Workout of the day

24

For time:

Row 500 meters
21 thrusters
Row 1,000 meters
15 thrusters
Row 500 meters
21 thrusters

Men: 135 lb.
Women: 95 lb.

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At-Home Workout

0
At-Home Workout

Bent-over rows and push-ups

Watch

Dr. Nortin Hadler, emeritus professor of medicine and microbiology/immunology at the University of North Carolina at Chapel Hill and former attending rheumatologist at UNC Hospitals, reviews the AstraZeneca-funded JUPITER trial of Crestor (the pharma company’s statin or cholesterol-lowering drug), particularly its claim that there is “unequivocal evidence” of the drug’s effectiveness. In this 2008 article, Hadler concludes, “I'd have to treat a hundred or more people with Crestor for a year to spare one of them a cardiovascular event that they would not have otherwise had. I'd have to treat several hundred for a year to spare one a heart attack, and perhaps hundreds more to spare one a stroke. I am unwilling to even suggest a life-saving benefit. …the reduction of 56 percent may be hard to ignore, but it calls for reflection rather than prescribing zeal. It is a reduction in a very small outcome to an even smaller outcome.”

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Workout of the day

72

3 rounds for max reps of:

Body-weight bench presses
Strict pull-ups

Post reps completed to comments.

Khan Academy

0

The highly influential JUPITER trial (2008) considered the impact of rosuvastatin, commonly known as Crestor, on heart disease risk. Over two years, Crestor dramatically decreased cholesterol levels and total cardiovascular events. However, the trial was and remains controversial because it was stopped early (which may have exaggerated its effects), showed a significant increase in diabetes in the treatment group, and involved multiple conflicts of interest.

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Workout of the day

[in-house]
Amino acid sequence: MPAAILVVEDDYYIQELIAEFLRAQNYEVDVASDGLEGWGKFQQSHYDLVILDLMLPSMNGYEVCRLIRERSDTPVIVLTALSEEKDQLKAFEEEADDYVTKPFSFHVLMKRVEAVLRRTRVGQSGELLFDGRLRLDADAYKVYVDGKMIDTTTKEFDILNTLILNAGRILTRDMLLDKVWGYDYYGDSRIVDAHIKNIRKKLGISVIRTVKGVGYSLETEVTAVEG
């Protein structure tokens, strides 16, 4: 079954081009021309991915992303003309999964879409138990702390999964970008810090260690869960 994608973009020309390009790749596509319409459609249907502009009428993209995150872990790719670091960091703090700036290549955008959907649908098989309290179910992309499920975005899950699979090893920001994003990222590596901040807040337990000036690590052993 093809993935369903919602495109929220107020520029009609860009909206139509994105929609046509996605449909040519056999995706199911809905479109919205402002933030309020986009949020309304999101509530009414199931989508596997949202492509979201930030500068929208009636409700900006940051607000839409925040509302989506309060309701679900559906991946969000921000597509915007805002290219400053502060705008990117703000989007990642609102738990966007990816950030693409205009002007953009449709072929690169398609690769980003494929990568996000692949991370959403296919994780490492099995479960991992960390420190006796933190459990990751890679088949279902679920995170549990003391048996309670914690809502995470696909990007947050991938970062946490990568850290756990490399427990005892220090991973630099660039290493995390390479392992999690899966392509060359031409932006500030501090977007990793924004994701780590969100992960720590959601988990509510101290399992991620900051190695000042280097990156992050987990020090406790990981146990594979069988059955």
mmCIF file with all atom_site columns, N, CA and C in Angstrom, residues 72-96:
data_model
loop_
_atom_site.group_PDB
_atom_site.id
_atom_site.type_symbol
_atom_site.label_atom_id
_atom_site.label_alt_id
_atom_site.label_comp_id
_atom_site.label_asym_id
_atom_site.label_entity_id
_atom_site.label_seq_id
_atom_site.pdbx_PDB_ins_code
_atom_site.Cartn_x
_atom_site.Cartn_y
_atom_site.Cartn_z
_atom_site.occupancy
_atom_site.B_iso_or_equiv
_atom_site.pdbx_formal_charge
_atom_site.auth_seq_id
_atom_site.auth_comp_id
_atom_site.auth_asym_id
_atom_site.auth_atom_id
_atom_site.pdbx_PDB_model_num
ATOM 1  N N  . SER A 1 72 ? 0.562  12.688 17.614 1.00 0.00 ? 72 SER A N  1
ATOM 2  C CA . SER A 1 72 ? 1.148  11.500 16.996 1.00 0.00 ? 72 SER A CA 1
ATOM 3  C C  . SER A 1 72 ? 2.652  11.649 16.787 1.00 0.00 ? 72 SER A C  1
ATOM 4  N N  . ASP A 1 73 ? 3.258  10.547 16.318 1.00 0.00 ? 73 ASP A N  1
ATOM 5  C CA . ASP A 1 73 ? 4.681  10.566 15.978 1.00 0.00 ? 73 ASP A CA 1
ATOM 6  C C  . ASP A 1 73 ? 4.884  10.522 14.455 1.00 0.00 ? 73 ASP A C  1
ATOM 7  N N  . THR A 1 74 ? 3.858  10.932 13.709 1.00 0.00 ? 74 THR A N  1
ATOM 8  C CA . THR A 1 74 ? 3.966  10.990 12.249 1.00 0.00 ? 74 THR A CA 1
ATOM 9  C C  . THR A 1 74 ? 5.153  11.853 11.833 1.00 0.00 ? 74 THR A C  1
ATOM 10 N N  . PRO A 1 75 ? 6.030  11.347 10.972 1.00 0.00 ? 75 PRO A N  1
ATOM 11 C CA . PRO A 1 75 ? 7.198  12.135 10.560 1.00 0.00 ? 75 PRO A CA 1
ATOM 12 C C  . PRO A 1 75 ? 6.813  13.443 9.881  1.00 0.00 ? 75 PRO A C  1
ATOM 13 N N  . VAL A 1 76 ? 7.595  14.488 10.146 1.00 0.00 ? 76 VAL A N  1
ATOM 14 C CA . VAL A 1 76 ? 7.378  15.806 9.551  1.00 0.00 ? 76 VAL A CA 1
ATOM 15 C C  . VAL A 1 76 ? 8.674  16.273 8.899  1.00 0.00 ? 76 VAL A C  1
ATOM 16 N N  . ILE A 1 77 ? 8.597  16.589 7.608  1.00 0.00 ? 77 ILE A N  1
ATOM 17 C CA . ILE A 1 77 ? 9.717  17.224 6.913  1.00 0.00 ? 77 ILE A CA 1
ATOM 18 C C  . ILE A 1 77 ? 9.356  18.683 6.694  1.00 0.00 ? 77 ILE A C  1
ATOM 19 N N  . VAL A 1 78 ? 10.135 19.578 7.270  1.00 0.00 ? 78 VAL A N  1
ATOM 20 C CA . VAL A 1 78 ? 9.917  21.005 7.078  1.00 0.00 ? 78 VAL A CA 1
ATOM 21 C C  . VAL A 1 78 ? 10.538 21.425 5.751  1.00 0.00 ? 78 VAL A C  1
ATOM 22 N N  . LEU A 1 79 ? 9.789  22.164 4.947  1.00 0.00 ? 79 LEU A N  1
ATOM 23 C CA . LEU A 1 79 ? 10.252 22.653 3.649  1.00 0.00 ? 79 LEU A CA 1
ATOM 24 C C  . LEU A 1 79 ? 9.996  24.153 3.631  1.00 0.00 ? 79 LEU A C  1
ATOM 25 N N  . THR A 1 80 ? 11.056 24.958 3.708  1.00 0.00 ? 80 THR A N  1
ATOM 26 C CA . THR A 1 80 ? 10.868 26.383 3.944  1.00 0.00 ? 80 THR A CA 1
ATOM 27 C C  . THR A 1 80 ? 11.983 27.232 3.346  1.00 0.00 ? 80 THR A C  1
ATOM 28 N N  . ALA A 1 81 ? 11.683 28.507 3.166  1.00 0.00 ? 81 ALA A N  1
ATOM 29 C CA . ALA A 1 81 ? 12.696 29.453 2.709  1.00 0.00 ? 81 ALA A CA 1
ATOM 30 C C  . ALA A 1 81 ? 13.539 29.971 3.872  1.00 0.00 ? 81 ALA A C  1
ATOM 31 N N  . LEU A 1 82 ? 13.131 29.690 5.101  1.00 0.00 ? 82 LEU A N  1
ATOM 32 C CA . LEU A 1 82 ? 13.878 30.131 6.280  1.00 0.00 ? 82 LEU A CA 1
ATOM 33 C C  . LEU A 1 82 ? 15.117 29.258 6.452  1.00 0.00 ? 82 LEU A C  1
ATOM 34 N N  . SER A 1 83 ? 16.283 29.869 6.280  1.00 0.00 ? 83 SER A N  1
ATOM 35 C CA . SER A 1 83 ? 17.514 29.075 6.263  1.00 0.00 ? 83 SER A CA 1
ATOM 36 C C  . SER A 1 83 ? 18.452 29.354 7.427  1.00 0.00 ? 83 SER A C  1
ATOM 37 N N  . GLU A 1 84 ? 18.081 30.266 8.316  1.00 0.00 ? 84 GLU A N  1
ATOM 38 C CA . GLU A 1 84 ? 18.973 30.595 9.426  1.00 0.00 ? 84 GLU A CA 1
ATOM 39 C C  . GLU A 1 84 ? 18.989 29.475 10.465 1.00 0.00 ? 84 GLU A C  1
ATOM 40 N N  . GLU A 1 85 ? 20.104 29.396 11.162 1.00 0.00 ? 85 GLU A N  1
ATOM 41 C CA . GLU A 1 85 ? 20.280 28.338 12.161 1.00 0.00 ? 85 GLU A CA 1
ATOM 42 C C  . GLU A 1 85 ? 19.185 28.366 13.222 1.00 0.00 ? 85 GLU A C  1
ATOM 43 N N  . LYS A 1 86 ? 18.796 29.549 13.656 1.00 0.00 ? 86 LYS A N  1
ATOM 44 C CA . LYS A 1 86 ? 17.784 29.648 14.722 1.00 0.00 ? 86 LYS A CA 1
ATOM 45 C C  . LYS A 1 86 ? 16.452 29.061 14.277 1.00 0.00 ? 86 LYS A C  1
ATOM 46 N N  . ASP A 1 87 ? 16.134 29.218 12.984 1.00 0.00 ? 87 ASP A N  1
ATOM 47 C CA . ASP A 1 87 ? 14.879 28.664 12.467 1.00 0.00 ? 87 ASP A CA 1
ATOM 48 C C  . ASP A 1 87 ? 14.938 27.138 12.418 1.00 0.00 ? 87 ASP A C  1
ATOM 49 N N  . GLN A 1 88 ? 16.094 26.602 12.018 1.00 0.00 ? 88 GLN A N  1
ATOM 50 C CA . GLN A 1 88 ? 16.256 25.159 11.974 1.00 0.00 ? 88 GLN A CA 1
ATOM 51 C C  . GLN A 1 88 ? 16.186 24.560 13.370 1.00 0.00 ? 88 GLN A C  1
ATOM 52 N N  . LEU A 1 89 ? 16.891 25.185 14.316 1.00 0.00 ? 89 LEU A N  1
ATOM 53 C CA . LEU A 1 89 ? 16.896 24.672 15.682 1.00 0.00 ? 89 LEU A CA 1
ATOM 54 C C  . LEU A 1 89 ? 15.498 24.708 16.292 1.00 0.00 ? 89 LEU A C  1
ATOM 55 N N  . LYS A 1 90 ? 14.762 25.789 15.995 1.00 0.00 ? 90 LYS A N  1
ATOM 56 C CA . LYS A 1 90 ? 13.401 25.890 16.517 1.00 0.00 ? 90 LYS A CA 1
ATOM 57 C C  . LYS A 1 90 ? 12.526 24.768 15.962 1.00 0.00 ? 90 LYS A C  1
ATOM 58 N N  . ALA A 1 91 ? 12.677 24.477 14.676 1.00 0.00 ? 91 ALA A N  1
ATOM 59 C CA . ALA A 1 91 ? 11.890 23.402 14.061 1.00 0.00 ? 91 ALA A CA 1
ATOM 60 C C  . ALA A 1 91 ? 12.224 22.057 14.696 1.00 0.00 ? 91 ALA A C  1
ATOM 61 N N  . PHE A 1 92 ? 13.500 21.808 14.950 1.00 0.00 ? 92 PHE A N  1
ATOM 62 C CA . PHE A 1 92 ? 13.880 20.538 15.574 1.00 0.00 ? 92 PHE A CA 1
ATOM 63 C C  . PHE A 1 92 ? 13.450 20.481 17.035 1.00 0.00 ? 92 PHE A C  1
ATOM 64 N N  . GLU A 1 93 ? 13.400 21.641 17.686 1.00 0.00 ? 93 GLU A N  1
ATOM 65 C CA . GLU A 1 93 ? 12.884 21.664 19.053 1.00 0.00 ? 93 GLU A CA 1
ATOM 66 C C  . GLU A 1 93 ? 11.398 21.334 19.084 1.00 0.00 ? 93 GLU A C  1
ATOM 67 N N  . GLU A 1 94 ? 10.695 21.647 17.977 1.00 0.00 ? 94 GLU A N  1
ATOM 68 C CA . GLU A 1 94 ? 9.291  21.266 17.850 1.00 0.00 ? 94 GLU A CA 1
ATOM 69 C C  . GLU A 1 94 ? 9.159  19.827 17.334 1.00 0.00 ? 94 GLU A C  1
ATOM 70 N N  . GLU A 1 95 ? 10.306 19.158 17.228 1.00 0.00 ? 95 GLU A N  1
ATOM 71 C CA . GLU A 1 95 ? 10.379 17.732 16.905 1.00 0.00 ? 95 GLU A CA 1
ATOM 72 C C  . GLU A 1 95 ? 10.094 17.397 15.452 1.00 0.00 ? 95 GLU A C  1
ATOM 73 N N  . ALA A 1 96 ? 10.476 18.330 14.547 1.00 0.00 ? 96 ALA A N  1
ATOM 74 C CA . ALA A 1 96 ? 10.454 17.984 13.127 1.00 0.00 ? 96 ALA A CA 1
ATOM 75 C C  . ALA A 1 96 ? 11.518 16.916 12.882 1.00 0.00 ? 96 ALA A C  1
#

5

Rest Day

Post thoughts to comments.

Listen to Frédéric Chopin, Etude Op.25 No.1 “Aeolian Harp.”

Archives

In this comment posted to CrossFit.com on Aug. 5, 2015, Coach Greg Glassman elucidates CrossFit’s position on fitness education as contained in the Level 1 seminar, names CrossFit’s aspiring competitors (the NSCA and ACSM), and discusses their attempts to impose their certifications on all fitness trainers via licensure bills. The context is CrossFit, Inc.’s 2015 resistance to fitness licensure in Washington, D.C.

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Caduceus

In contemporary U.S. culture, the caduceus, which depicts two snakes winding around a staff, is widely used as a symbol of medicine. However, prior to the 19th century, there is limited use of the caduceus in a medical context. In ancient Greece and Rome, for example, the caduceus represented Hermes and Mercury, respectively, and the Rod of Asclepius was widely associated with medicine. More recently, health-care organizations frequently use either symbol, with professional associations more likely to display the Rod of Asclepius and commercial organizations and hospitals more likely to use the caduceus.

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Workout of the day

58

With constant motion and slowly:
21 single-arm dumbbell rows, each arm
9 ring dips (deep and strict)
30 squats
15 single-arm dumbbell rows, each arm
12 ring dips
30 squats
9 single-arm dumbbell rows, each arm
15 ring dips
30 squats

Men: 50-lb. dumbbell
Women: 35-lb. dumbbell

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The Wrist

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Wrist Movement

The joints and muscles of the wrist are not as simple as those seen in the shoulder and elbow, where only three bones articulate. At the wrist, there are several distinct articulations between the radius, ulna, and the carpals, a group of eight bones collectively termed the carpus.

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Fatty Liver

"Nonalcoholic fatty liver disease (NAFLD) is a liver manifestation of metabolic syndrome. Overconsumption of high-fat diet (HFD) and increased intake of sugar-sweetened beverages are major risk factors for development of NAFLD. Today the most commonly consumed sugar is high fructose corn syrup. Hepatic lipids may be derived from dietary intake, esterification of plasma free fatty acids (FFA) or hepatic de novo lipogenesis (DNL). A central abnormality in NAFLD is enhanced DNL. ... In summary, fructose metabolism supports DNL more strongly than HFD and hepatic DNL is a central abnormality in NAFLD. Disrupting fructose metabolism in the liver may provide a new therapeutic option for the treatment of NAFLD."

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